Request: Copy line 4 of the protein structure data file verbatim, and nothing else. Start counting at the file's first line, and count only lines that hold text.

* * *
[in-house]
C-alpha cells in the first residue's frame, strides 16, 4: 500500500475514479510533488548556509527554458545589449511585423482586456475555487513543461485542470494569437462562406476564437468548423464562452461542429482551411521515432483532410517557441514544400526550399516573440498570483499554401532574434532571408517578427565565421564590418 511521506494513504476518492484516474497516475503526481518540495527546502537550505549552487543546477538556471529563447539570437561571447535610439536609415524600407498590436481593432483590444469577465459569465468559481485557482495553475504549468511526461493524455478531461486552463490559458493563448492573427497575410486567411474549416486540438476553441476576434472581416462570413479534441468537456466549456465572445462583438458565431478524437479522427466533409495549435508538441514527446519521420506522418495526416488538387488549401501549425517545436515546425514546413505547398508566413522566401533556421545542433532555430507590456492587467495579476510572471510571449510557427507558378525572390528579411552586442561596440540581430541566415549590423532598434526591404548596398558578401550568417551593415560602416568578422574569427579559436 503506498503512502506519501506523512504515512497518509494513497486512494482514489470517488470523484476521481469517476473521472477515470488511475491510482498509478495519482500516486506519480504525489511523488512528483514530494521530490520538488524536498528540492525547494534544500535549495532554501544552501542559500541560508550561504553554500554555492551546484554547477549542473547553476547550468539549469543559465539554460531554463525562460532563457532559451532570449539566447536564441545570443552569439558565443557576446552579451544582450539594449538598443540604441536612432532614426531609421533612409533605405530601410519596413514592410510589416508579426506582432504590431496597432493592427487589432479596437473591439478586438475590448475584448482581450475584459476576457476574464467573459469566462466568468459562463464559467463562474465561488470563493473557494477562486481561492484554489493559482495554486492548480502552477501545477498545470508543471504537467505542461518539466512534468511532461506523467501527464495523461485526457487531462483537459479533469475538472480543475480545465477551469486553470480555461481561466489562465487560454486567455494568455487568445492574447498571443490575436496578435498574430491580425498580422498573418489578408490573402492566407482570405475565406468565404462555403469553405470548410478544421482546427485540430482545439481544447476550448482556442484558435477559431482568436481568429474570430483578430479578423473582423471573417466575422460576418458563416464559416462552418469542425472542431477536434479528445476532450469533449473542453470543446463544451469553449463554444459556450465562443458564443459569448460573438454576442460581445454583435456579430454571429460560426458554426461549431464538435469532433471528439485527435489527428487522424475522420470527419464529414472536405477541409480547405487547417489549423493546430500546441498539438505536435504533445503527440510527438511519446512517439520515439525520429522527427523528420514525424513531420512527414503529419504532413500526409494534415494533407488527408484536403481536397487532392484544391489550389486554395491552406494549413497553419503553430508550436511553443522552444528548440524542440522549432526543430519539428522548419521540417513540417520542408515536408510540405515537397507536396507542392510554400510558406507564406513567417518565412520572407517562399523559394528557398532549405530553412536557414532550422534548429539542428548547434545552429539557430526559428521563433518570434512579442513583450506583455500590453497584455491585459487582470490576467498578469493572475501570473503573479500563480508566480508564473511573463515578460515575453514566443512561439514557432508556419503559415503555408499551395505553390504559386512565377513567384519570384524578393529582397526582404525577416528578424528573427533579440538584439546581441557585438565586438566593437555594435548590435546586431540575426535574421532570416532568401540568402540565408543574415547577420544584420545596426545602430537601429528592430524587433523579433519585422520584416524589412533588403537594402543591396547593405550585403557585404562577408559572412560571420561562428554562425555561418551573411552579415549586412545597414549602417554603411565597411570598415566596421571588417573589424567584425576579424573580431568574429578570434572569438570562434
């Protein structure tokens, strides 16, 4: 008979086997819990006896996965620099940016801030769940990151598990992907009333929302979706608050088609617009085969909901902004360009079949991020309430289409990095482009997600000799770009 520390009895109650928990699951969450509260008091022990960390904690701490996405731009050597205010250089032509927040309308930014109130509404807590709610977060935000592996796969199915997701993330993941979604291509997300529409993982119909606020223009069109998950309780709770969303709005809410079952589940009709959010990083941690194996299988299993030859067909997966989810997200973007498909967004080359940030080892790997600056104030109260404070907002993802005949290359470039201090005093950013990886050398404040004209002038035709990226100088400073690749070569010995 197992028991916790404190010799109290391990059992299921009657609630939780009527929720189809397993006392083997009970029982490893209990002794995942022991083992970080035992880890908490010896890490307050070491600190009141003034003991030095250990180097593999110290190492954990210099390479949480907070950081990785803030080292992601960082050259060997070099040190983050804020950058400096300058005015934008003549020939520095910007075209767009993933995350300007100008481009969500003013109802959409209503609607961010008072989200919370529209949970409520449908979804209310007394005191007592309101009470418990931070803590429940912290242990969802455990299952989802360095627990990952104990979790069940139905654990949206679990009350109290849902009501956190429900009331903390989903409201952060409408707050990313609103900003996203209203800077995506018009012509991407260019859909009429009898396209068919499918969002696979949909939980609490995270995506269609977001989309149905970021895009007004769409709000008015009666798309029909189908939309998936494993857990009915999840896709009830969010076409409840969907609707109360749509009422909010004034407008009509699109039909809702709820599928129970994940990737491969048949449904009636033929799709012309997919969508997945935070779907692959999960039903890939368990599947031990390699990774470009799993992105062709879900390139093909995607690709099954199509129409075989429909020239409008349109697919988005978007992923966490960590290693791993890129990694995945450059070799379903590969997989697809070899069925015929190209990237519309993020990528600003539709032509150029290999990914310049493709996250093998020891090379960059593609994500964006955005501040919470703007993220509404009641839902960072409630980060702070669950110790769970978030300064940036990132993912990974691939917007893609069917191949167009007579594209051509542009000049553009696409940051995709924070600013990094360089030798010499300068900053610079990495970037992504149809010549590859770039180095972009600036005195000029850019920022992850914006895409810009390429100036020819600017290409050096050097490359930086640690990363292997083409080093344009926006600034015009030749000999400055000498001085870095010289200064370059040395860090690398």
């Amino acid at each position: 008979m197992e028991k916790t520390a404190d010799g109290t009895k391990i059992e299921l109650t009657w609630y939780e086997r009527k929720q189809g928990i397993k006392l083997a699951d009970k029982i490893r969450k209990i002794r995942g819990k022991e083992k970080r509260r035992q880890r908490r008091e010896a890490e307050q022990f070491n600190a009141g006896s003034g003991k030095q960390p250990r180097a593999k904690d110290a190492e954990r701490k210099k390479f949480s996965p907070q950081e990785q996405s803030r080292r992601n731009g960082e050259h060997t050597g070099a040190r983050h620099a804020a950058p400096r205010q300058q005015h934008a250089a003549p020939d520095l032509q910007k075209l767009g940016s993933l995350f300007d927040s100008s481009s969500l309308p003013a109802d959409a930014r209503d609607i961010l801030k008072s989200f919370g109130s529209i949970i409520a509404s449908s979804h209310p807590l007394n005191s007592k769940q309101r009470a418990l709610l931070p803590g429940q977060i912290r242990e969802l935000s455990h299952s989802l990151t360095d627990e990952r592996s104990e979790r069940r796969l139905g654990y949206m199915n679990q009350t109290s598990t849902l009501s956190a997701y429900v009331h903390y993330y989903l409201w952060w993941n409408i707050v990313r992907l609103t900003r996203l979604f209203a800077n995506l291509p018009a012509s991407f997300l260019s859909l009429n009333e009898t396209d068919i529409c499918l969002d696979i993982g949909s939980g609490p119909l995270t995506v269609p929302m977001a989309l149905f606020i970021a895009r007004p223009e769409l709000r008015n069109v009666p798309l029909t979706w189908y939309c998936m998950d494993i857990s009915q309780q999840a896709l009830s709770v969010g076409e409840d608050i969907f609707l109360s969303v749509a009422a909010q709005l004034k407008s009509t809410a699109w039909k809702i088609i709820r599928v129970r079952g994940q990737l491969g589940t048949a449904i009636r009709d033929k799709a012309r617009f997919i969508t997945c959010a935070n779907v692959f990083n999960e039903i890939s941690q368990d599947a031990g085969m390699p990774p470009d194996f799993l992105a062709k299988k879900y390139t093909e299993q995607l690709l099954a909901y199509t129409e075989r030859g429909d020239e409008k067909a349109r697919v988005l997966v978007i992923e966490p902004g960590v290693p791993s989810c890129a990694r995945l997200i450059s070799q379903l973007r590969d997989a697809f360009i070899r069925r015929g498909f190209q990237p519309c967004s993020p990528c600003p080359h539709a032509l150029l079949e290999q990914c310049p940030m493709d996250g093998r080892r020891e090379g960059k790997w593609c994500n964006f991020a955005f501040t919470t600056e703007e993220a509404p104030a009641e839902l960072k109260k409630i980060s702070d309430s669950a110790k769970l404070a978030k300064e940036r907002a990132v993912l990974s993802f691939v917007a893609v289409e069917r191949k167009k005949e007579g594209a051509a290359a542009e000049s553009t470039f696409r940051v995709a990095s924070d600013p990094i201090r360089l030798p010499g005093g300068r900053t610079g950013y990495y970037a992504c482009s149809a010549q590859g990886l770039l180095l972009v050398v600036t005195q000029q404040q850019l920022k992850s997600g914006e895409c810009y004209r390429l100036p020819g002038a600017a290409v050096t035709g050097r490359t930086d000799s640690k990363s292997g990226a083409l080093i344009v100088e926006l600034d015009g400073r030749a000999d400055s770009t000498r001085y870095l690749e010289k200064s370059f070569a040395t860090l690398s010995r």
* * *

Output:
């Amino acid at each position: 008979m197992e028991k916790t520390a404190d010799g109290t009895k391990i059992e299921l109650t009657w609630y939780e086997r009527k929720q189809g928990i397993k006392l083997a699951d009970k029982i490893r969450k209990i002794r995942g819990k022991e083992k970080r509260r035992q880890r908490r008091e010896a890490e307050q022990f070491n600190a009141g006896s003034g003991k030095q960390p250990r180097a593999k904690d110290a190492e954990r701490k210099k390479f949480s996965p907070q950081e990785q996405s803030r080292r992601n731009g960082e050259h060997t050597g070099a040190r983050h620099a804020a950058p400096r205010q300058q005015h934008a250089a003549p020939d520095l032509q910007k075209l767009g940016s993933l995350f300007d927040s100008s481009s969500l309308p003013a109802d959409a930014r209503d609607i961010l801030k008072s989200f919370g109130s529209i949970i409520a509404s449908s979804h209310p807590l007394n005191s007592k769940q309101r009470a418990l709610l931070p803590g429940q977060i912290r242990e969802l935000s455990h299952s989802l990151t360095d627990e990952r592996s104990e979790r069940r796969l139905g654990y949206m199915n679990q009350t109290s598990t849902l009501s956190a997701y429900v009331h903390y993330y989903l409201w952060w993941n409408i707050v990313r992907l609103t900003r996203l979604f209203a800077n995506l291509p018009a012509s991407f997300l260019s859909l009429n009333e009898t396209d068919i529409c499918l969002d696979i993982g949909s939980g609490p119909l995270t995506v269609p929302m977001a989309l149905f606020i970021a895009r007004p223009e769409l709000r008015n069109v009666p798309l029909t979706w189908y939309c998936m998950d494993i857990s009915q309780q999840a896709l009830s709770v969010g076409e409840d608050i969907f609707l109360s969303v749509a009422a909010q709005l004034k407008s009509t809410a699109w039909k809702i088609i709820r599928v129970r079952g994940q990737l491969g589940t048949a449904i009636r009709d033929k799709a012309r617009f997919i969508t997945c959010a935070n779907v692959f990083n999960e039903i890939s941690q368990d599947a031990g085969m390699p990774p470009d194996f799993l992105a062709k299988k879900y390139t093909e299993q995607l690709l099954a909901y199509t129409e075989r030859g429909d020239e409008k067909a349109r697919v988005l997966v978007i992923e966490p902004g960590v290693p791993s989810c890129a990694r995945l997200i450059s070799q379903l973007r590969d997989a697809f360009i070899r069925r015929g498909f190209q990237p519309c967004s993020p990528c600003p080359h539709a032509l150029l079949e290999q990914c310049p940030m493709d996250g093998r080892r020891e090379g960059k790997w593609c994500n964006f991020a955005f501040t919470t600056e703007e993220a509404p104030a009641e839902l960072k109260k409630i980060s702070d309430s669950a110790k769970l404070a978030k300064e940036r907002a990132v993912l990974s993802f691939v917007a893609v289409e069917r191949k167009k005949e007579g594209a051509a290359a542009e000049s553009t470039f696409r940051v995709a990095s924070d600013p990094i201090r360089l030798p010499g005093g300068r900053t610079g950013y990495y970037a992504c482009s149809a010549q590859g990886l770039l180095l972009v050398v600036t005195q000029q404040q850019l920022k992850s997600g914006e895409c810009y004209r390429l100036p020819g002038a600017a290409v050096t035709g050097r490359t930086d000799s640690k990363s292997g990226a083409l080093i344009v100088e926006l600034d015009g400073r030749a000999d400055s770009t000498r001085y870095l690749e010289k200064s370059f070569a040395t860090l690398s010995r």